Mission Control? The Development of Personnel Systems in U.S. Industry

American Sociological Review, Vol 53, Issue 4, 1988, pp. 497-514

University of Alberta School of Business Research Paper No. 2013-596

Posted: 11 Jan 2014

See all articles by James Baron

James Baron

Independent

P. Devereaux Jennings

University of Alberta - Department of Strategic Management and Organization

Frank Dobbin

Harvard University - Department of Sociology

Date Written: August 1, 1987

Abstract

This paper examines historical differences in personnel practices among U.S. industries to explore the roots of modern "bureaucratic" work control. We report multivariate analyses of data describing organizational personnel practices, collected by the National Industrial Conference Board between 1935 and 1946. We find evidence of three early strands of bureaucratic labor control in different industrial sectors: worker allocation and job-evaluation techniques, which evolved from scientific management in modern assembly-line industries; internal labor-market mechanisms in white-collar non-manufacturing; and practices related to seniority and the formalization of rules in unionized and skilled industries. Our analyses suggest that the institutional environment and the historical period of an industry's founding were among the central contingencies shaping labor control in a particular sector, as were several factors that past research has emphasized more, such as technology and skills, labor market conditions, and unionization. Our analyses thus corroborate some previous accounts of industrial differences in "bureaucratic control," while also suggesting some revisions concerning where, when, and why employment relations first became bureaucratized.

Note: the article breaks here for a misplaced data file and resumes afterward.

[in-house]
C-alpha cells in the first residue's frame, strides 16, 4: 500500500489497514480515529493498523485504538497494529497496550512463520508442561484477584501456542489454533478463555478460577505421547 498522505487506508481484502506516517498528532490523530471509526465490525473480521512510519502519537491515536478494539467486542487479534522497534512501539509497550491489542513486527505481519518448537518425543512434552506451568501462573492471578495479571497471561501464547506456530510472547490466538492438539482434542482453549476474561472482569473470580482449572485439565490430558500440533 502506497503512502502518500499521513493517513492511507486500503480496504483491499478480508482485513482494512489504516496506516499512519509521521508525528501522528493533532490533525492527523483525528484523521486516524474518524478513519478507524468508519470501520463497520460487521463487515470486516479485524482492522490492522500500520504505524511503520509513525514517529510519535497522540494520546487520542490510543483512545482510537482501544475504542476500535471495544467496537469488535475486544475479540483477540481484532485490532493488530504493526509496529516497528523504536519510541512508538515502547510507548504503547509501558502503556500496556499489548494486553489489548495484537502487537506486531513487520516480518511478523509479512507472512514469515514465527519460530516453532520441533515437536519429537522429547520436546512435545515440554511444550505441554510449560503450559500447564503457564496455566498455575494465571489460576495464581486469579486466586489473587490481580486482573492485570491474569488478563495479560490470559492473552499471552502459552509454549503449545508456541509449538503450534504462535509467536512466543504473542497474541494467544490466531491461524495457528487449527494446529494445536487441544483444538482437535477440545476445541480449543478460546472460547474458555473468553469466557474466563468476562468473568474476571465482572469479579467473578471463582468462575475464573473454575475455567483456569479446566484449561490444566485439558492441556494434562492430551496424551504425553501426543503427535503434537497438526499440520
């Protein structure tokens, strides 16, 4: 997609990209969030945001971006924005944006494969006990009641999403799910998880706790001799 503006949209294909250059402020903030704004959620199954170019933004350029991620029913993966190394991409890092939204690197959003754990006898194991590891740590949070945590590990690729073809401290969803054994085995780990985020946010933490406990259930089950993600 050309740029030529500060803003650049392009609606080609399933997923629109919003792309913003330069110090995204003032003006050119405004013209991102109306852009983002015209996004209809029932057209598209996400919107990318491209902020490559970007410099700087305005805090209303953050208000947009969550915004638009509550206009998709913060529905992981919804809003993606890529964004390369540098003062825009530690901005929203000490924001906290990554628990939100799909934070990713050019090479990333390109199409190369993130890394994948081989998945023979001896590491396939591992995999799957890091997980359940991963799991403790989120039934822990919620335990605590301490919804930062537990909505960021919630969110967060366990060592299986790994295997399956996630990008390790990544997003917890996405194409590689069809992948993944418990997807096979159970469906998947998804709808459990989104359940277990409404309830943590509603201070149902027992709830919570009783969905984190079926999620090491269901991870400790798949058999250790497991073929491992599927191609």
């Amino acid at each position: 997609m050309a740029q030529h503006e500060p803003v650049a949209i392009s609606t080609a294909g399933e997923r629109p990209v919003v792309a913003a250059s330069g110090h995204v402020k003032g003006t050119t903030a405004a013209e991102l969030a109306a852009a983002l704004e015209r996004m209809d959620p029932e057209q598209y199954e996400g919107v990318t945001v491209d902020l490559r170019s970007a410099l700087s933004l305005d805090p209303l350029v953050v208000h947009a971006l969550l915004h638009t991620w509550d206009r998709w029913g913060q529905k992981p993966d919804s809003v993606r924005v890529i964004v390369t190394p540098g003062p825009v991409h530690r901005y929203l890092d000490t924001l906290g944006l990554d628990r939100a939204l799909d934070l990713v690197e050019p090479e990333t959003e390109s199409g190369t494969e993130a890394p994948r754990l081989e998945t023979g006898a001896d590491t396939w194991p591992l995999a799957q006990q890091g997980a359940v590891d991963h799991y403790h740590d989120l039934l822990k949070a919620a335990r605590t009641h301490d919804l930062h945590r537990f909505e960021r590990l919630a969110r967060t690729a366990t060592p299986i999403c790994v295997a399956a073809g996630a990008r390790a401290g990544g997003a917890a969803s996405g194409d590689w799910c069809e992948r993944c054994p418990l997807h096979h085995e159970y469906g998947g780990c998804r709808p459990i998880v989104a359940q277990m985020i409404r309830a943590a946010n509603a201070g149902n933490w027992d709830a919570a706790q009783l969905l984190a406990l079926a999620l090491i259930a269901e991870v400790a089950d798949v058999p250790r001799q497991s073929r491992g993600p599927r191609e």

Suggested Citation

Baron, James N. and Jennings, P. Devereaux and Dobbin, Frank, Mission Control? The Development of Personnel Systems in U.S. Industry (August 1, 1987). American Sociological Review, Vol 53, Issue 4, 1988, pp. 497-514; University of Alberta School of Business Research Paper No. 2013-596. Available at SSRN: https://ssrn.com/abstract=2278673

P. Devereaux Jennings

University of Alberta - Department of Strategic Management and Organization ( email )

Edmonton, Alberta T6G 2R6
Canada

Frank Dobbin

Harvard University - Department of Sociology ( email )

33 Kirkland Street
Cambridge, MA 02138
United States

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